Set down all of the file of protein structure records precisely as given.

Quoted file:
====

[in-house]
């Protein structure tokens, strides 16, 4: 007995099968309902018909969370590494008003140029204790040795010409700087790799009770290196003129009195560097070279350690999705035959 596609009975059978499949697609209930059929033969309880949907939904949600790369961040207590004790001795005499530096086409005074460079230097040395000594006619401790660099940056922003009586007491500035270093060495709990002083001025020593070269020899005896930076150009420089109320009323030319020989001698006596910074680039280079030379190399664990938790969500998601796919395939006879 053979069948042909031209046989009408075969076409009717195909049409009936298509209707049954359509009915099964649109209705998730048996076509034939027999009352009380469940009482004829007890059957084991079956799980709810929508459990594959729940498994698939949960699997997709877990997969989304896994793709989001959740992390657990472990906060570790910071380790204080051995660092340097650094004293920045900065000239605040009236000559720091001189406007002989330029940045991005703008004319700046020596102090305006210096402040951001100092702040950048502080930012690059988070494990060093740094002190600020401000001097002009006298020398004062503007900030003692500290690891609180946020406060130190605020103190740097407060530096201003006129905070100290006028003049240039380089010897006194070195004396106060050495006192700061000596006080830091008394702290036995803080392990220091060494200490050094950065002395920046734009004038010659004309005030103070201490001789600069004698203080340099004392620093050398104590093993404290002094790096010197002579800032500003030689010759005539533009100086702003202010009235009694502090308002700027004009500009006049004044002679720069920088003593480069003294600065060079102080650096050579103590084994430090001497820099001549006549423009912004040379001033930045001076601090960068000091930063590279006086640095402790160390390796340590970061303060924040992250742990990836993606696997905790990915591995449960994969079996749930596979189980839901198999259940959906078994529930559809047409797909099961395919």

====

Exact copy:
[in-house]
């Protein structure tokens, strides 16, 4: 007995099968309902018909969370590494008003140029204790040795010409700087790799009770290196003129009195560097070279350690999705035959 596609009975059978499949697609209930059929033969309880949907939904949600790369961040207590004790001795005499530096086409005074460079230097040395000594006619401790660099940056922003009586007491500035270093060495709990002083001025020593070269020899005896930076150009420089109320009323030319020989001698006596910074680039280079030379190399664990938790969500998601796919395939006879 053979069948042909031209046989009408075969076409009717195909049409009936298509209707049954359509009915099964649109209705998730048996076509034939027999009352009380469940009482004829007890059957084991079956799980709810929508459990594959729940498994698939949960699997997709877990997969989304896994793709989001959740992390657990472990906060570790910071380790204080051995660092340097650094004293920045900065000239605040009236000559720091001189406007002989330029940045991005703008004319700046020596102090305006210096402040951001100092702040950048502080930012690059988070494990060093740094002190600020401000001097002009006298020398004062503007900030003692500290690891609180946020406060130190605020103190740097407060530096201003006129905070100290006028003049240039380089010897006194070195004396106060050495006192700061000596006080830091008394702290036995803080392990220091060494200490050094950065002395920046734009004038010659004309005030103070201490001789600069004698203080340099004392620093050398104590093993404290002094790096010197002579800032500003030689010759005539533009100086702003202010009235009694502090308002700027004009500009006049004044002679720069920088003593480069003294600065060079102080650096050579103590084994430090001497820099001549006549423009912004040379001033930045001076601090960068000091930063590279006086640095402790160390390796340590970061303060924040992250742990990836993606696997905790990915591995449960994969079996749930596979189980839901198999259940959906078994529930559809047409797909099961395919």